UK experts are set to recommend all 16 and 17-year-olds should be offered a Covid vaccination, the BBC understands.
The Joint Committee on Vaccination and Immunisation stopped short of making the move last month, saying it was still assessing the benefits and risks.
An announcement is expected on Wednesday but it is not clear when the roll-out of the programme will begin.
Jabs are only offered now to those over-12s who have underlying conditions or live with others at high risk.
But some countries, including the US, Canada and France, are routinely vaccinating people aged 12 year olds and over.
Whitehall sources say ministers in England are expected to accept the advice of the JCVI.
It comes after Scotland’s First Minister Nicola Sturgeon said on Tuesday that she was “hoping” to receive updated advice from the JCVI on the vaccination of 16 and 17-year-olds.
Ms Sturgeon said the UK’s four chief medical officers had written to the JCVI, asking them to look again at vaccination advice for young people.
Decisions on vaccinations are based on recommendations from the independent JCVI. Ministers in England, Wales, Scotland and Northern Ireland each then approve the plans.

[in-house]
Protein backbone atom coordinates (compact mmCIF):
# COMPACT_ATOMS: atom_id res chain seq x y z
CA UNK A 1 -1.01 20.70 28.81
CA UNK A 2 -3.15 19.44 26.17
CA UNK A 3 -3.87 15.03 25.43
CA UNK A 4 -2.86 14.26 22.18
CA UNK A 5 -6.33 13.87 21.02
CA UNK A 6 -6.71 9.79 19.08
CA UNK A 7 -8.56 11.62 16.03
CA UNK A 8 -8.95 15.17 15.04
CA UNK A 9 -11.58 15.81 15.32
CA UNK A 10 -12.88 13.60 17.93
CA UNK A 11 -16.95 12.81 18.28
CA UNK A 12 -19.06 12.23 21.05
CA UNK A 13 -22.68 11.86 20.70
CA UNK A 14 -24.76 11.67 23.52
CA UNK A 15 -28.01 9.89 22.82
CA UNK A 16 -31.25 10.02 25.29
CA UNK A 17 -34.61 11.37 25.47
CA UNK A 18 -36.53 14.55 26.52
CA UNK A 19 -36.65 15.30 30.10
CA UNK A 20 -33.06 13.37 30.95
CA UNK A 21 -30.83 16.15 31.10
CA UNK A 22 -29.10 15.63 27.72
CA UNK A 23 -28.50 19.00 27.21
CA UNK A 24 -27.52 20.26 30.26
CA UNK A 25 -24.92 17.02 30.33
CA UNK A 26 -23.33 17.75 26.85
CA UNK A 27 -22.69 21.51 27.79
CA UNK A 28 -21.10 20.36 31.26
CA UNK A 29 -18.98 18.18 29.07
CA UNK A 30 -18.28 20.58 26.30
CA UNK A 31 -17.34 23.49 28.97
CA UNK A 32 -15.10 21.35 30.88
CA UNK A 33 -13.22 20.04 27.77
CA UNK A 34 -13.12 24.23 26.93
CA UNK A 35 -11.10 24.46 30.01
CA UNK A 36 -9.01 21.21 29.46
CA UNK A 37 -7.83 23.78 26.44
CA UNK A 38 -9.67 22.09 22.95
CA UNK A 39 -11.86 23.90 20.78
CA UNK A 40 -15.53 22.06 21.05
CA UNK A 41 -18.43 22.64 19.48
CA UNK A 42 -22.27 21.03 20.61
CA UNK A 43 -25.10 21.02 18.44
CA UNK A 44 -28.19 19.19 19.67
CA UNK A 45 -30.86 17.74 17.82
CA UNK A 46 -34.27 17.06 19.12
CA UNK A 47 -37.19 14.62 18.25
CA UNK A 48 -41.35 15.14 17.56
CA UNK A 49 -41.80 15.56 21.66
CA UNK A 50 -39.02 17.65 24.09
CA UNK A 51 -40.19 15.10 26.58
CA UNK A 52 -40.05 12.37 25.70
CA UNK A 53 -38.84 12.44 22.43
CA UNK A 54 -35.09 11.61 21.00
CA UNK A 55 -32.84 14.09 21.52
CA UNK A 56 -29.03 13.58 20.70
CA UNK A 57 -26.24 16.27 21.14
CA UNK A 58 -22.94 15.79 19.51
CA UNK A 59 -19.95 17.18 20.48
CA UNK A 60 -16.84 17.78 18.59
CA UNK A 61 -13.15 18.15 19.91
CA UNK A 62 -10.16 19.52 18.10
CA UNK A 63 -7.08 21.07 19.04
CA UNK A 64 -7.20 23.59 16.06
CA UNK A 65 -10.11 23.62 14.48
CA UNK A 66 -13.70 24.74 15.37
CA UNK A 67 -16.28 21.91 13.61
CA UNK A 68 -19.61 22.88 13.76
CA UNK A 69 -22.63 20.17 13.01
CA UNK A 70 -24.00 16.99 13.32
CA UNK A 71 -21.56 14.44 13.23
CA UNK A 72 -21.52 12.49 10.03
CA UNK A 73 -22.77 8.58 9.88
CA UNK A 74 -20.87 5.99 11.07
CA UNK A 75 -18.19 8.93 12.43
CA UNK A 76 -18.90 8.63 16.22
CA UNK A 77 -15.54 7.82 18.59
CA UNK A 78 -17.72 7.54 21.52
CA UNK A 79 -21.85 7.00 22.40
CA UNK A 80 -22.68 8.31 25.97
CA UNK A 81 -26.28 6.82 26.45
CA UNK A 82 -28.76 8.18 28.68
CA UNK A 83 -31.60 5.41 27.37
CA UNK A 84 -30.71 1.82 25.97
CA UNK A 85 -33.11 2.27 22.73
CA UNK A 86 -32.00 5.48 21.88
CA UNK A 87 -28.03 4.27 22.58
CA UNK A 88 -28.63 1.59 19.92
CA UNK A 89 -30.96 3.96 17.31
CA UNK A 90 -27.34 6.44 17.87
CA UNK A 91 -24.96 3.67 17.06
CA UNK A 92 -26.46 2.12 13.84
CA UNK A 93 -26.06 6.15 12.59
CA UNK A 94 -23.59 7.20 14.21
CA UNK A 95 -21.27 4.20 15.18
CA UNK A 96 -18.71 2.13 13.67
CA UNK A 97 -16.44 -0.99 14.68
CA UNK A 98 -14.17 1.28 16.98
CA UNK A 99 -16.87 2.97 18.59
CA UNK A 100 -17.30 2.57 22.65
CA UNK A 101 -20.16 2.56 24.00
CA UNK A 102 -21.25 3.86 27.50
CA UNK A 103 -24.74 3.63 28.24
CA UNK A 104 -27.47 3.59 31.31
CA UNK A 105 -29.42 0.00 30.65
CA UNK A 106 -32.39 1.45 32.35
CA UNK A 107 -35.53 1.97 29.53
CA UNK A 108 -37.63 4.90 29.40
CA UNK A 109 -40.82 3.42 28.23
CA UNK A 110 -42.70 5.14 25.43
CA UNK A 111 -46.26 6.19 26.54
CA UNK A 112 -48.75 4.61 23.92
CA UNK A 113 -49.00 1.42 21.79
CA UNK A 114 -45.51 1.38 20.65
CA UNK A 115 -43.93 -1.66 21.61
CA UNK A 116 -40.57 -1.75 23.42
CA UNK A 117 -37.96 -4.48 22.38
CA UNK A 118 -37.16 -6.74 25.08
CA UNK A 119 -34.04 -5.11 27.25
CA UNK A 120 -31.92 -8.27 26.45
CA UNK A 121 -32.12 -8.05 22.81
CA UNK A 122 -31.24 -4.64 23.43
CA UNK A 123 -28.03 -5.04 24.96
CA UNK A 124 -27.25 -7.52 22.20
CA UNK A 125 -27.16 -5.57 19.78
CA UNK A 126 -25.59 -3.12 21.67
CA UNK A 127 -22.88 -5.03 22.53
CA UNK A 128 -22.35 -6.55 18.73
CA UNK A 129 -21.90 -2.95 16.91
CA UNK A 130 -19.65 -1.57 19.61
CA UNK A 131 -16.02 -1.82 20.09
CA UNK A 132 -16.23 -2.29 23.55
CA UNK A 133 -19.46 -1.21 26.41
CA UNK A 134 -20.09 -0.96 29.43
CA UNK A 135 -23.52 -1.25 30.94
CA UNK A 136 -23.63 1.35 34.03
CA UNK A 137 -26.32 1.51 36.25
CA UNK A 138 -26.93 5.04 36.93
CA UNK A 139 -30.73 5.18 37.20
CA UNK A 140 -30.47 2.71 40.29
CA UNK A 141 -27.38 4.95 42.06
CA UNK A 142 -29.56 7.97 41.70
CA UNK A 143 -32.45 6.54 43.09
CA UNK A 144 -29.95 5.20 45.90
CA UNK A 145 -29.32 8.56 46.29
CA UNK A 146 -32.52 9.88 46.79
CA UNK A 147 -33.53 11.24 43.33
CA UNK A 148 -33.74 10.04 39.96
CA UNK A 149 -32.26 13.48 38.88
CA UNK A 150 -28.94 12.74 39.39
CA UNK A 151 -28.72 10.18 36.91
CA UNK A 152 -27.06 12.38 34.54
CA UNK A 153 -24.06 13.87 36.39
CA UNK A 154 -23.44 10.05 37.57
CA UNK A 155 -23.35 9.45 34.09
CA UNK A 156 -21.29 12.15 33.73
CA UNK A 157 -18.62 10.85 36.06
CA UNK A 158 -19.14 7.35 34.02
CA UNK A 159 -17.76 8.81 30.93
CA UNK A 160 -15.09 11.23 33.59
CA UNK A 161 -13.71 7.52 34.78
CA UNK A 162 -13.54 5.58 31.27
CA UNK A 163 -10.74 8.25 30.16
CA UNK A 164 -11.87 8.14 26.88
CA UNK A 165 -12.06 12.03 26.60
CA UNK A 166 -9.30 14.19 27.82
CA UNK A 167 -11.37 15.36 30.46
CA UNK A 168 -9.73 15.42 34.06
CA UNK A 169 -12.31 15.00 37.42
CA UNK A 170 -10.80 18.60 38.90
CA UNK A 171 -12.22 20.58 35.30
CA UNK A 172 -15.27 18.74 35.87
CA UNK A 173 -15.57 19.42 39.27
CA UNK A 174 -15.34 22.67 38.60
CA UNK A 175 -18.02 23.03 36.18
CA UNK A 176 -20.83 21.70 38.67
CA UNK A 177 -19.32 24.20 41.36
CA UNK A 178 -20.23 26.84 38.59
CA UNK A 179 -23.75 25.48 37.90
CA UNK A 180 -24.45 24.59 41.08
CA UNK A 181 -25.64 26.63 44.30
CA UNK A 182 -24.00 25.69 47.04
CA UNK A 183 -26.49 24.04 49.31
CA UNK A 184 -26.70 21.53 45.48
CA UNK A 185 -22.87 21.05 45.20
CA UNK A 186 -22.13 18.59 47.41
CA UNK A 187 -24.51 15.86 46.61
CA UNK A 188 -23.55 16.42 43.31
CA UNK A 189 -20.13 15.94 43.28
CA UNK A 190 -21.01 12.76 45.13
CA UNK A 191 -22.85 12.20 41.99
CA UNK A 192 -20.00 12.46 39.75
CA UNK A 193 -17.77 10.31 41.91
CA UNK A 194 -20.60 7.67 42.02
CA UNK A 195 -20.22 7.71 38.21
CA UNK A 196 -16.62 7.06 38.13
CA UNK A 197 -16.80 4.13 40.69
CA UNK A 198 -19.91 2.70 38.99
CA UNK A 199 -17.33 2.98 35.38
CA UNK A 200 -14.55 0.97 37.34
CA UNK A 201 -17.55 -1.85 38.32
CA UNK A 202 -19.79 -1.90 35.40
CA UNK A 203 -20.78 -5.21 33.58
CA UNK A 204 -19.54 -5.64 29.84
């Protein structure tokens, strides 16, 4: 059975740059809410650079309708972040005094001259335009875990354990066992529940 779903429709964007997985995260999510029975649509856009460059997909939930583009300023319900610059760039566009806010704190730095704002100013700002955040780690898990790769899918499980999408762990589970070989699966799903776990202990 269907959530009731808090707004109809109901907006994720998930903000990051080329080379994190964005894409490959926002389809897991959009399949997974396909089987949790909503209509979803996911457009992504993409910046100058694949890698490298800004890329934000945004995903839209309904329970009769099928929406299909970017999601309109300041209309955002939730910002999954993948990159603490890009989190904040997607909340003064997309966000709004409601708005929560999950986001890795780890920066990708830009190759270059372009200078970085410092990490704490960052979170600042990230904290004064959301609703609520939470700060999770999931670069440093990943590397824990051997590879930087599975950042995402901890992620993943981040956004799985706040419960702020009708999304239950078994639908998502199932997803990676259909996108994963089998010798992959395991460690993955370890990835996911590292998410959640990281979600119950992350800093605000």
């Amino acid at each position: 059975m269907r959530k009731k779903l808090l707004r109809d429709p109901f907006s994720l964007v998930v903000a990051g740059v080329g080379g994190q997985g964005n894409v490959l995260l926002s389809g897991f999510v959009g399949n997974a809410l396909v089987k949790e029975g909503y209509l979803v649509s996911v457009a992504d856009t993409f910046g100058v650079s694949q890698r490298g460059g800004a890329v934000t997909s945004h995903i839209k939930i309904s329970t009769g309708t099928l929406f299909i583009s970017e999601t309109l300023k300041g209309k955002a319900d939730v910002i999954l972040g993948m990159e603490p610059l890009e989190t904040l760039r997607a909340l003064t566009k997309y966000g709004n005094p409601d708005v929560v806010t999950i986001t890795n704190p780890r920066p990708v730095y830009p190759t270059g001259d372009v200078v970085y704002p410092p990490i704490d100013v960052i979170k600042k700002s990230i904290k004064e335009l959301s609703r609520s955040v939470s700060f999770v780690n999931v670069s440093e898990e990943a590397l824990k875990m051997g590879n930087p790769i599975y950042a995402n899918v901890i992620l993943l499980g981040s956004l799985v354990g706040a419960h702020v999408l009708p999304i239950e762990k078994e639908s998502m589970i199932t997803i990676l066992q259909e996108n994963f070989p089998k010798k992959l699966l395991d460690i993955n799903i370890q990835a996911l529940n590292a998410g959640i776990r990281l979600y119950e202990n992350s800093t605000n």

The only Covid jab currently authorised in the UK for under-18s is the Pfizer-BioNTech vaccine.
In July, the JCVI extended its recommendation on Covid jabs to children aged over 12 who are at higher risk of getting ill and to those on the verge of turning 18. But said it would not extend the roll-out as it examined reports of rare adverse events such as inflammation of heart muscles among young adults.
Speaking ahead of the July decision, England’s chief medical officer Professor Chris Whitty said the JCVI were confident vaccines would protect children to a high degree. But he said more research was taking place as children do not tend to suffer severely from Covid, and the experts wanted to ensure the benefits of the jab outweighed any potential risks.
Shadow health secretary Jonathan Ashworth said: “With the JCVI apparently about to give the green light to vaccinating 16-year-olds, ministers need to ensure plans are in place to roll out this vital next stage of vaccination while ensuring parents have all the facts and information they need.”
A Department of Health and Social Care spokesperson said: “We continue to keep the vaccination of children and young people under review and will be guided by the advice of the independent Joint Committee on Vaccination and Immunisation.”